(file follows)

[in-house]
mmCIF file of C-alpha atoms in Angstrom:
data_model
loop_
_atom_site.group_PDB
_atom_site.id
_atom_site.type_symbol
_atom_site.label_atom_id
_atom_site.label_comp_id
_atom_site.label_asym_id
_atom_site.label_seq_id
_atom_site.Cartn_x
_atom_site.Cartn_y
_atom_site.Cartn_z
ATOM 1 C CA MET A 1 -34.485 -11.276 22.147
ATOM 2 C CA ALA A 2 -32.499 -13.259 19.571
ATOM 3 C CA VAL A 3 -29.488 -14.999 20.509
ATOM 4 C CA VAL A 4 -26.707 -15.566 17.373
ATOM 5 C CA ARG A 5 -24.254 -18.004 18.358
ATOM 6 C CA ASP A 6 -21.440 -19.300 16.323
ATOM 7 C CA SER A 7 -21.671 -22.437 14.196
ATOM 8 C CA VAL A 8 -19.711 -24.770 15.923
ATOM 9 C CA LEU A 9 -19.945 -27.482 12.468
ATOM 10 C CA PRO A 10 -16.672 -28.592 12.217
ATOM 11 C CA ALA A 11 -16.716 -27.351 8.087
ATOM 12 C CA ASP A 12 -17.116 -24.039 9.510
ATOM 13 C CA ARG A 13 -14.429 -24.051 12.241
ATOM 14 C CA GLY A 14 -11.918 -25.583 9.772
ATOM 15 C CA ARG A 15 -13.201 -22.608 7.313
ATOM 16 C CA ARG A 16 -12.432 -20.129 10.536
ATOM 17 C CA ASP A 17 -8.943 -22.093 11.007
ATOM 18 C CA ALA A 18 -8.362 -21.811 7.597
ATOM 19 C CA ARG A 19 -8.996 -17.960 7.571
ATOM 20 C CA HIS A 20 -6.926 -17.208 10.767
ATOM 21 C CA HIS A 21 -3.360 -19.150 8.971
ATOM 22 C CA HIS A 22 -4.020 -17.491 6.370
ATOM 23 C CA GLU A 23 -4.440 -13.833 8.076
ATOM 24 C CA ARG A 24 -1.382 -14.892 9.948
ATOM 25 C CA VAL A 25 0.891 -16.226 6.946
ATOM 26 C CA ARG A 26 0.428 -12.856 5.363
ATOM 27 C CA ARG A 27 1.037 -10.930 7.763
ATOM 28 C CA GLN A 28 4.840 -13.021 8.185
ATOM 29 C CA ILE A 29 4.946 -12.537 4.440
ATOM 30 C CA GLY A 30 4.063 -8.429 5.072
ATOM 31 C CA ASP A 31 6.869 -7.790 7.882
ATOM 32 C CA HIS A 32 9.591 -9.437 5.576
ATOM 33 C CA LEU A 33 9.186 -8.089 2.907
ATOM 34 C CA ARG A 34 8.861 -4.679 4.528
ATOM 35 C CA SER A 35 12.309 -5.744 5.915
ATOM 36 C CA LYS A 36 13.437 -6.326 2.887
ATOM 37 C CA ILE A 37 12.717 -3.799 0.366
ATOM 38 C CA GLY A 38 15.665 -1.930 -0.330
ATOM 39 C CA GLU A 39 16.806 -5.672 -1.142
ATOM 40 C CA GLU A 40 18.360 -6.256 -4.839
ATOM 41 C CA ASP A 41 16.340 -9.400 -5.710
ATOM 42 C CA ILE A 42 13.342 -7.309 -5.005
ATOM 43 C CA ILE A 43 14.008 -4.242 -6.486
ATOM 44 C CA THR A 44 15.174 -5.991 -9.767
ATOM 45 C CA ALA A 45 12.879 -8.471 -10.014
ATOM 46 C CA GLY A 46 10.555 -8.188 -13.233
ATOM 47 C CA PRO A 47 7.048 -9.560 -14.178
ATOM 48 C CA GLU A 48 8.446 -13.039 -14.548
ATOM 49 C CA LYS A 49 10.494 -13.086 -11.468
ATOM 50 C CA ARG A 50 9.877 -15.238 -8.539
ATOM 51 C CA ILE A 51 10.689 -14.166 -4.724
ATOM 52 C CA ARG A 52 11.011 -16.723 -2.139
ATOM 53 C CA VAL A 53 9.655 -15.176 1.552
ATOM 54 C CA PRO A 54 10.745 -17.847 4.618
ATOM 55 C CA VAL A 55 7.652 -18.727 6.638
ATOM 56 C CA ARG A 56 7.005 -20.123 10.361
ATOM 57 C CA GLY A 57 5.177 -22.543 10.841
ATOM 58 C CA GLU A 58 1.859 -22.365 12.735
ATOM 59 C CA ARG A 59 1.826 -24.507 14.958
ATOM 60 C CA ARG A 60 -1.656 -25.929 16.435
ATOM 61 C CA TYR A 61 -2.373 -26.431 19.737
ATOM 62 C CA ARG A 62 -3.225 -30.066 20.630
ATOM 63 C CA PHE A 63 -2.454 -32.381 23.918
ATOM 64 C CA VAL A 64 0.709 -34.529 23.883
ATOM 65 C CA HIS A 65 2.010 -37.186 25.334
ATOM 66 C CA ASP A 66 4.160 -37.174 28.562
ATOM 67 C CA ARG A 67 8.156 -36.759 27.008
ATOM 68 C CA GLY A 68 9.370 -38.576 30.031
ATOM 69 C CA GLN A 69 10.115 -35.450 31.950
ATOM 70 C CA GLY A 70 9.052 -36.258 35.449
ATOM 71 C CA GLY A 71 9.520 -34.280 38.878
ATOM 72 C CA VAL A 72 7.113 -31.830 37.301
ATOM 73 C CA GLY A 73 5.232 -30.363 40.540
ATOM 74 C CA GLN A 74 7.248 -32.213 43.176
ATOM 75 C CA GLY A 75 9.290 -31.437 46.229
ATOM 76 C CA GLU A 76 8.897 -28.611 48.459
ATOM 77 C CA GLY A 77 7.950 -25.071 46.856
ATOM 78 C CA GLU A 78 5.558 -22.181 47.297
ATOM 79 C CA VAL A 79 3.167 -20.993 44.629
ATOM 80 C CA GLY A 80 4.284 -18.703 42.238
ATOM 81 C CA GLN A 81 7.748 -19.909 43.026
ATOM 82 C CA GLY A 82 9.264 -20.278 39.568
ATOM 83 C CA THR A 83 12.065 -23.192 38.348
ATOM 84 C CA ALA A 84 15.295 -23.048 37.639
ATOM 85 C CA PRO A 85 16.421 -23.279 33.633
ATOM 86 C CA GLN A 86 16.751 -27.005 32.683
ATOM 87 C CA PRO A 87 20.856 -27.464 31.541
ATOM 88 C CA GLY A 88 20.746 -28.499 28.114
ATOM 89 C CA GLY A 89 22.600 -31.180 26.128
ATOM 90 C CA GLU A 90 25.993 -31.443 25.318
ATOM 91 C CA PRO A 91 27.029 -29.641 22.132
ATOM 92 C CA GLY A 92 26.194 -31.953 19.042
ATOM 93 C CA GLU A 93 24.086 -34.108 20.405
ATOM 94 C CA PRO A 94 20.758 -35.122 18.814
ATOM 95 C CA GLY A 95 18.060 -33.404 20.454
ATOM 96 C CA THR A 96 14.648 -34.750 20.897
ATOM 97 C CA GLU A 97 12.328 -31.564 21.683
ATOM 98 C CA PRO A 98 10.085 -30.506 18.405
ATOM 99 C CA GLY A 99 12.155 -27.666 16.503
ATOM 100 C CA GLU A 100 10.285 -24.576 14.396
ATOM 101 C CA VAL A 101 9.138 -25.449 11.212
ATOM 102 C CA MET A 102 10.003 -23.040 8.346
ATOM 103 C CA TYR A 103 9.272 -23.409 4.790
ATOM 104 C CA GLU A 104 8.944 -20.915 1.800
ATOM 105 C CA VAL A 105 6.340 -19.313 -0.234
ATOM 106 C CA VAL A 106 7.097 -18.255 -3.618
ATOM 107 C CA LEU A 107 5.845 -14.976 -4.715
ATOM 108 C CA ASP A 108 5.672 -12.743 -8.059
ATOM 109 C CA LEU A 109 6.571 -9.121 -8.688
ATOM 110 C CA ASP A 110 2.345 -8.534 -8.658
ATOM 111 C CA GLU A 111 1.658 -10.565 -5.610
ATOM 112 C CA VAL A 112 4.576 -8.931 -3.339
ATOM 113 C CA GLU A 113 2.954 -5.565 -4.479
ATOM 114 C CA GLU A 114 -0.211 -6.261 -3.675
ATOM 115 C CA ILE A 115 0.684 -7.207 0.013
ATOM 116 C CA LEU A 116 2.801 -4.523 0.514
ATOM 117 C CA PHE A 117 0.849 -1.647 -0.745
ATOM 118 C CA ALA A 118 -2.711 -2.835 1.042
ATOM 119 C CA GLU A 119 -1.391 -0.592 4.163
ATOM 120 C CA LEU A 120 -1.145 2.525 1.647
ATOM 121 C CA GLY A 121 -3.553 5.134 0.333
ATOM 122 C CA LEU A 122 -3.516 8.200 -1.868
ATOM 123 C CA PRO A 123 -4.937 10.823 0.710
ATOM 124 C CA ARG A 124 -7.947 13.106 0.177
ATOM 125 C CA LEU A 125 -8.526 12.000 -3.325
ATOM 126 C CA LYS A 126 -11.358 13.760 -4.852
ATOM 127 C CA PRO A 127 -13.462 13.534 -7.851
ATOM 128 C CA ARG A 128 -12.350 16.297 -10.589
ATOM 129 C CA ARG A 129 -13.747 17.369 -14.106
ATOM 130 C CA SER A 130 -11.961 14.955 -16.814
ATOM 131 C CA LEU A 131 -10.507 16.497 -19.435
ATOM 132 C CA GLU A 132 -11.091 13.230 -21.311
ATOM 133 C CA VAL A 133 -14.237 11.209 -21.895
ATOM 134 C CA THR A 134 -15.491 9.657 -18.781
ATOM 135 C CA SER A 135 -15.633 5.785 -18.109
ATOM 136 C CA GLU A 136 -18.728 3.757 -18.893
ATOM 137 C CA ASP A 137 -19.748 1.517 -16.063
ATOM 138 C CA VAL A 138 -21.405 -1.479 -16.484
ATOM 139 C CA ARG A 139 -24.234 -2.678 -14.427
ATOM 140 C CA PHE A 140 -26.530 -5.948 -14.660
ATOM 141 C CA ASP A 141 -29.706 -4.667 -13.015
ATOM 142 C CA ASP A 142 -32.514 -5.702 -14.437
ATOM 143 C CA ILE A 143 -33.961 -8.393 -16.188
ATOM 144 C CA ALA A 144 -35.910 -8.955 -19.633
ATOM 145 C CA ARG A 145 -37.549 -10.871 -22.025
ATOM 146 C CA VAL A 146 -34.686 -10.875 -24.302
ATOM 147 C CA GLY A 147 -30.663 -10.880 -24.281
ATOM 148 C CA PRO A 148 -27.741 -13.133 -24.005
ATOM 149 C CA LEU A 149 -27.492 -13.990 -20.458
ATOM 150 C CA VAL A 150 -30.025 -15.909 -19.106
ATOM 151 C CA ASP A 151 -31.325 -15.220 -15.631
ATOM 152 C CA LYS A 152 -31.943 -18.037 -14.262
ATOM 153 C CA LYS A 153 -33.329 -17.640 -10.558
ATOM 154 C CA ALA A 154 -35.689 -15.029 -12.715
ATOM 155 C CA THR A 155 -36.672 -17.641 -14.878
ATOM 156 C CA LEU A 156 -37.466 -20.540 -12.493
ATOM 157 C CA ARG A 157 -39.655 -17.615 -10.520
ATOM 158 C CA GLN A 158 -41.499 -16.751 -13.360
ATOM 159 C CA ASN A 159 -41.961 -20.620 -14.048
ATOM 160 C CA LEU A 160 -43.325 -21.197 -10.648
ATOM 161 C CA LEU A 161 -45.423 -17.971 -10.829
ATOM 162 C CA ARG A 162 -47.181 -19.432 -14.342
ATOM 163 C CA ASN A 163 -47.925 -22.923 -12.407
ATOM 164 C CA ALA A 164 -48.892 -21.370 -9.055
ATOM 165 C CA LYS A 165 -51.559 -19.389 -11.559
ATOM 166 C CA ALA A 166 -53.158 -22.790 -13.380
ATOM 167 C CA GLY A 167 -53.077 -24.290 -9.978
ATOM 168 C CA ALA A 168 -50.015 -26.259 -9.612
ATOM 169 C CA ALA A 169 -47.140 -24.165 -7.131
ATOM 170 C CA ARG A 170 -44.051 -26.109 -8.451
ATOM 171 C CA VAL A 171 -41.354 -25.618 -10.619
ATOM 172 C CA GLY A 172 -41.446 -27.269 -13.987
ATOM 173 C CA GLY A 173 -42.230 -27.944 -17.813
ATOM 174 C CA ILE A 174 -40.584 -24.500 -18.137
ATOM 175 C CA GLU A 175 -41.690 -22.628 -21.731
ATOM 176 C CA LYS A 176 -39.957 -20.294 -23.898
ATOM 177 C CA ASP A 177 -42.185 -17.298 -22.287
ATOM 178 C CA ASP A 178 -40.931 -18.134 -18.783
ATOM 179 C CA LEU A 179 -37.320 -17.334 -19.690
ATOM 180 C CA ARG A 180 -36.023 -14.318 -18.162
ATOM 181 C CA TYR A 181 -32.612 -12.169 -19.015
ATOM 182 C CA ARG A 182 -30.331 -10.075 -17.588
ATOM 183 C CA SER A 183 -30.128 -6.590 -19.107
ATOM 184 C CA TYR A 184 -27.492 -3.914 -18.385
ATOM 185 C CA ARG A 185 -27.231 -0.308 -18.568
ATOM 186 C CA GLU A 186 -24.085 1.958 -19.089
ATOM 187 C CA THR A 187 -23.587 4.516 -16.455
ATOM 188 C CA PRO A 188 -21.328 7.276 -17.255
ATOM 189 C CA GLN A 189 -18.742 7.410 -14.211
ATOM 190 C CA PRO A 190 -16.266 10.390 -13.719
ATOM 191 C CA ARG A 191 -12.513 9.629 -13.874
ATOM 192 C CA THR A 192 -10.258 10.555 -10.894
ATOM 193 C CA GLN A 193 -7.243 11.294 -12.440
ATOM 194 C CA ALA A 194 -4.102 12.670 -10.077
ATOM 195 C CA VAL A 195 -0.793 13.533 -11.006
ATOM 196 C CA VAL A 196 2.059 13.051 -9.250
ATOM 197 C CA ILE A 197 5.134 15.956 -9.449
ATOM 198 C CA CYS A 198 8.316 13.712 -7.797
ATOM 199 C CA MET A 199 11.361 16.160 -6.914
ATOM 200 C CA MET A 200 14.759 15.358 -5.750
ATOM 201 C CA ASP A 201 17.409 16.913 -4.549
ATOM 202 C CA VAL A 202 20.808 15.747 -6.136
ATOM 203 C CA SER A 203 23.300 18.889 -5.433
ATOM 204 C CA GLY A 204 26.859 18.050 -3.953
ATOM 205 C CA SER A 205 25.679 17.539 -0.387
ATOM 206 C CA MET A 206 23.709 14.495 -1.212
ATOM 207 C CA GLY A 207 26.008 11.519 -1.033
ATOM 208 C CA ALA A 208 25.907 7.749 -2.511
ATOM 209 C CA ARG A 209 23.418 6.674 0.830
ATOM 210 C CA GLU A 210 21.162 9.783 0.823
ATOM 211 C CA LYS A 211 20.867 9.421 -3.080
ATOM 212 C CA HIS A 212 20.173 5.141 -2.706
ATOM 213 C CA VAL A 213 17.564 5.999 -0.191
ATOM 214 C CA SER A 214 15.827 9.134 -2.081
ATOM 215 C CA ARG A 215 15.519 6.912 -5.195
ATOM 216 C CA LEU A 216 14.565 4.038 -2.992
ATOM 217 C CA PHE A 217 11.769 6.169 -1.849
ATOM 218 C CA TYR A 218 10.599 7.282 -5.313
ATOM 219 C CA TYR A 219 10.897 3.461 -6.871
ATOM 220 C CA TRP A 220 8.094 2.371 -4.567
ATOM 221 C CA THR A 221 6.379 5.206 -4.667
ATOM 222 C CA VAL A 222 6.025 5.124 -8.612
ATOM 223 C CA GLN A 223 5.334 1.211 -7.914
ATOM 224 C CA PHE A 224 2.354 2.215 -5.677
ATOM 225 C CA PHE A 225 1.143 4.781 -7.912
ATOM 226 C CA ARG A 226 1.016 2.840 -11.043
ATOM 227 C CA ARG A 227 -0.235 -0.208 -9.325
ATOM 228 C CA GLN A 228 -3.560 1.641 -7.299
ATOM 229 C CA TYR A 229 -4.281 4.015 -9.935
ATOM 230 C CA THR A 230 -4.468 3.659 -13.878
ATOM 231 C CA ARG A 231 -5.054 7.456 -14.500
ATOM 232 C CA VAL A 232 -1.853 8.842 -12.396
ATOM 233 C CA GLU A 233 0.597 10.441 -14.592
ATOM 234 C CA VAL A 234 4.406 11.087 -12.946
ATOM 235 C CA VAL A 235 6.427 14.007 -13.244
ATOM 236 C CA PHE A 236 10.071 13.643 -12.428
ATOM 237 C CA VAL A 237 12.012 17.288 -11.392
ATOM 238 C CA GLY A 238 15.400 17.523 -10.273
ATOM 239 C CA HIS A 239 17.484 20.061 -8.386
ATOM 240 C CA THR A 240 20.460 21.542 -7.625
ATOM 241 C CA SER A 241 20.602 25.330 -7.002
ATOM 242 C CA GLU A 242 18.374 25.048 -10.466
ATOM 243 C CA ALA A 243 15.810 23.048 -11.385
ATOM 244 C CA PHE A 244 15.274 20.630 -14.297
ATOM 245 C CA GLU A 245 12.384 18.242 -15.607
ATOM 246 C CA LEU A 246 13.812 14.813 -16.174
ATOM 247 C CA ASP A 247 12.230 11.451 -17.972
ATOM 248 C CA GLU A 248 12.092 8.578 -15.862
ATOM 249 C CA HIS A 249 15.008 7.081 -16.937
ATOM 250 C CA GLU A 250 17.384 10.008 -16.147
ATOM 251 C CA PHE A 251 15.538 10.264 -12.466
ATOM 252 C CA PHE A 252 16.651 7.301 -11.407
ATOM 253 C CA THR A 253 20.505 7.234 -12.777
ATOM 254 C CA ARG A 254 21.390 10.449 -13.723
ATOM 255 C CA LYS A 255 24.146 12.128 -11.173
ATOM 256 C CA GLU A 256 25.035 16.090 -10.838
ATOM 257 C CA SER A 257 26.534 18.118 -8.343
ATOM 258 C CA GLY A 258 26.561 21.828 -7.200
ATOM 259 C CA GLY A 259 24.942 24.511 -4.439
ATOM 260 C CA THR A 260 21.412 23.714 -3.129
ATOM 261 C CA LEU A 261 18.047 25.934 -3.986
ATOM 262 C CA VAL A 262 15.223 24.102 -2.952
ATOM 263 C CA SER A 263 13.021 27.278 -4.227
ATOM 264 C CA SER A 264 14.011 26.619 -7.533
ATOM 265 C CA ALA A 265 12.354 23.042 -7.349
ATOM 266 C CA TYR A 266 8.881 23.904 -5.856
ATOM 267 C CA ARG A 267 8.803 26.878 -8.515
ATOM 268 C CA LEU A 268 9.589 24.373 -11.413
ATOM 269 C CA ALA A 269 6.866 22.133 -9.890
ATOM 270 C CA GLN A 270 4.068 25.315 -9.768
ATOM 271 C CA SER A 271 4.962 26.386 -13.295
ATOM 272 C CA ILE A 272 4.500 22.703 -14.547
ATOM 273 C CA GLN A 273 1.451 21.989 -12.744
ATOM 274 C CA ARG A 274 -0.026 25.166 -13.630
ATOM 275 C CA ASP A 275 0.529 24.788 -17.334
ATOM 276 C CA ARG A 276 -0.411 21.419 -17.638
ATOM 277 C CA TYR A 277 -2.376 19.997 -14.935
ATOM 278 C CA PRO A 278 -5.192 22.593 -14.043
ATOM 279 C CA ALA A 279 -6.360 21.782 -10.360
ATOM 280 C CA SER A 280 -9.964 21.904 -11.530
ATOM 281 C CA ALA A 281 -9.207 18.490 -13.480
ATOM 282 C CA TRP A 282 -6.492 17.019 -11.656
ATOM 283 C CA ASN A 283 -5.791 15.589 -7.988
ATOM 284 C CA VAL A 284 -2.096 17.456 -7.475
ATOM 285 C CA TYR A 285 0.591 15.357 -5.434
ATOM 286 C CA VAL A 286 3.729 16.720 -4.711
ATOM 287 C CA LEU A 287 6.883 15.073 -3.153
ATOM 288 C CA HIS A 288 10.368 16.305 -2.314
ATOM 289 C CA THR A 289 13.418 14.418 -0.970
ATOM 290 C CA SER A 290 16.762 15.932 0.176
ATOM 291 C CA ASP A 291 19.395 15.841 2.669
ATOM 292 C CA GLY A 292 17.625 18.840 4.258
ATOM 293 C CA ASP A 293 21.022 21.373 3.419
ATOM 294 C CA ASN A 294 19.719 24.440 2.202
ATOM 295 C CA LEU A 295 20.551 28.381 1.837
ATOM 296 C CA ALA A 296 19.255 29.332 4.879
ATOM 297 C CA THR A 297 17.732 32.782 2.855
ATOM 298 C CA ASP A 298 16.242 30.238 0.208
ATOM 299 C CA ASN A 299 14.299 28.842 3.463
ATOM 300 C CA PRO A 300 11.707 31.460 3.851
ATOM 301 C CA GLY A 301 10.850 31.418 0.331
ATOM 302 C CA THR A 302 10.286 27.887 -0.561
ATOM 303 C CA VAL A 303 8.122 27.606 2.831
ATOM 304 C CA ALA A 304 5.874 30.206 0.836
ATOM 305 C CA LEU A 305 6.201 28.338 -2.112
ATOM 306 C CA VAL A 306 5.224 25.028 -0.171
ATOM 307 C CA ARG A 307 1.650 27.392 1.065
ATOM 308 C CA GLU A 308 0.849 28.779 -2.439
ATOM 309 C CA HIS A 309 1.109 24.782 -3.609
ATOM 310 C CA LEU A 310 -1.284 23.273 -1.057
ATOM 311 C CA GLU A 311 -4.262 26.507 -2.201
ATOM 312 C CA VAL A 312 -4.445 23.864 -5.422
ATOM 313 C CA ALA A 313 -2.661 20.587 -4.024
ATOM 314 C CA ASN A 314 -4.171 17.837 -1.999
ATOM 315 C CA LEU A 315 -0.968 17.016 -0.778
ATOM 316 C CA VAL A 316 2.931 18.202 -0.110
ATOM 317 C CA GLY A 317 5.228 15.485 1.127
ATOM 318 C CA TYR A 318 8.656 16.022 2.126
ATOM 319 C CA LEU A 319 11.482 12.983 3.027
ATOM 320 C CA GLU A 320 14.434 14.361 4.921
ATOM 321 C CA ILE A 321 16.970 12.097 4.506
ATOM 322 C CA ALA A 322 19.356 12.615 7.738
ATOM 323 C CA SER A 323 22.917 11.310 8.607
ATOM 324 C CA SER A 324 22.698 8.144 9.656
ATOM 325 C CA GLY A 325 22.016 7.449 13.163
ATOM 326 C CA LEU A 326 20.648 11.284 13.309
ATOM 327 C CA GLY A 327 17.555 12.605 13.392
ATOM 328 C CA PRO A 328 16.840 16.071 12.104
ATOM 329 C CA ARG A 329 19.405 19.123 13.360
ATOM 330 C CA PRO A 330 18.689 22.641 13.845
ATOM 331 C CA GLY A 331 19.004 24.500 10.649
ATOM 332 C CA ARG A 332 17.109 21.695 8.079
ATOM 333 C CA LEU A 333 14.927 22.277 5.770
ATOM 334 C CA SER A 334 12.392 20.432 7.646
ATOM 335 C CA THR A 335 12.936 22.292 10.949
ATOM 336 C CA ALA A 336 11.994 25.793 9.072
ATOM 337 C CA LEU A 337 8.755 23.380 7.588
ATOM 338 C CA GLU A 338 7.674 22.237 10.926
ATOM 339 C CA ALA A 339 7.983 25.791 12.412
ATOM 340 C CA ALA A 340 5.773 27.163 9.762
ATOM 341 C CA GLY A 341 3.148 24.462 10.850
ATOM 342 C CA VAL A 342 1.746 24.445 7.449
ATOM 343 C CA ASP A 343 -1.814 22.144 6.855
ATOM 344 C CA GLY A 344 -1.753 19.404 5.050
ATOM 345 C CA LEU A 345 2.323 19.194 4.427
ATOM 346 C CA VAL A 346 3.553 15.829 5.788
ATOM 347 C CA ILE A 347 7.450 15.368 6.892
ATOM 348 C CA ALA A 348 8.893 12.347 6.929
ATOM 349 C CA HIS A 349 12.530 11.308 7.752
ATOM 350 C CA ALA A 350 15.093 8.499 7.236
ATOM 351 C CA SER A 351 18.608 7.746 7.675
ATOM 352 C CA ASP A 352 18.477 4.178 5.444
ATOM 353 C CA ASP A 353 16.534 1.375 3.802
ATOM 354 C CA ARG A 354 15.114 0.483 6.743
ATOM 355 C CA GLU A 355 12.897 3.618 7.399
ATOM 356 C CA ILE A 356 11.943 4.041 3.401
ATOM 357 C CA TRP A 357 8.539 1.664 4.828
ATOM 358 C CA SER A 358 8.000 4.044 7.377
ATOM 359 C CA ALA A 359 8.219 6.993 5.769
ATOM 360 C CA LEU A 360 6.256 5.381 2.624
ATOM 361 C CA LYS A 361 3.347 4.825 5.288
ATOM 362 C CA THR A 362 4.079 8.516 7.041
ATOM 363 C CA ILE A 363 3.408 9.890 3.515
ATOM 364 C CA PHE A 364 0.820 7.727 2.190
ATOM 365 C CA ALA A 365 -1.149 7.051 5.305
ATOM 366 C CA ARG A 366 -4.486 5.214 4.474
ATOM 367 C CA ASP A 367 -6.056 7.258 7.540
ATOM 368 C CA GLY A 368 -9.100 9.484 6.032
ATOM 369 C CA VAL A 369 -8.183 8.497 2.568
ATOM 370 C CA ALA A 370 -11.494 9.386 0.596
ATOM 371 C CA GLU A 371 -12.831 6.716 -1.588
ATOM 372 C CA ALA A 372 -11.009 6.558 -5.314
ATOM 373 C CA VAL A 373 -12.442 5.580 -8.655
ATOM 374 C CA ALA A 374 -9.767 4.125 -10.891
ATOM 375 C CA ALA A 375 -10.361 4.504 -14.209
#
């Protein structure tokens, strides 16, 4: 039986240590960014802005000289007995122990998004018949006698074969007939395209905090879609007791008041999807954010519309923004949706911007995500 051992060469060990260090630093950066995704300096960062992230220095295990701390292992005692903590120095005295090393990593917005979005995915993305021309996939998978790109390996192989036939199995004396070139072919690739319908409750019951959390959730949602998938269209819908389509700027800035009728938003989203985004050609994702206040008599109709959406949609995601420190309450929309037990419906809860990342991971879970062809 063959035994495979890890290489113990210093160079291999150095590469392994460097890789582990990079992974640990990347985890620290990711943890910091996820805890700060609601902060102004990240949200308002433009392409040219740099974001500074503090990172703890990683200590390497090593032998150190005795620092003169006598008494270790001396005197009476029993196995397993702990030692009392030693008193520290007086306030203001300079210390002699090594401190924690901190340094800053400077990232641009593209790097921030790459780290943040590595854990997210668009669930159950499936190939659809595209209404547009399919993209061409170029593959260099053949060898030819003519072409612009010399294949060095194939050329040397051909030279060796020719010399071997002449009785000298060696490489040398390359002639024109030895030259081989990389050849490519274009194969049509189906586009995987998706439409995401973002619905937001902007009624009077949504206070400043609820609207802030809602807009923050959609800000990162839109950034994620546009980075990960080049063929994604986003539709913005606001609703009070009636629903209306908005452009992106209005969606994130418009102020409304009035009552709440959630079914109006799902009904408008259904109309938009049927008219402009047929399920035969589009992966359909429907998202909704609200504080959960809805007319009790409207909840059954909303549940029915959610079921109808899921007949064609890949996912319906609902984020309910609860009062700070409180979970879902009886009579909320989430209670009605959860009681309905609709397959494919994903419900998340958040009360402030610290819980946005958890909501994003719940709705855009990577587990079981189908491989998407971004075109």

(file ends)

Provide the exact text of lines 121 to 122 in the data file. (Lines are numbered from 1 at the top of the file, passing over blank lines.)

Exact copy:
ATOM 107 C CA LEU A 107 5.845 -14.976 -4.715
ATOM 108 C CA ASP A 108 5.672 -12.743 -8.059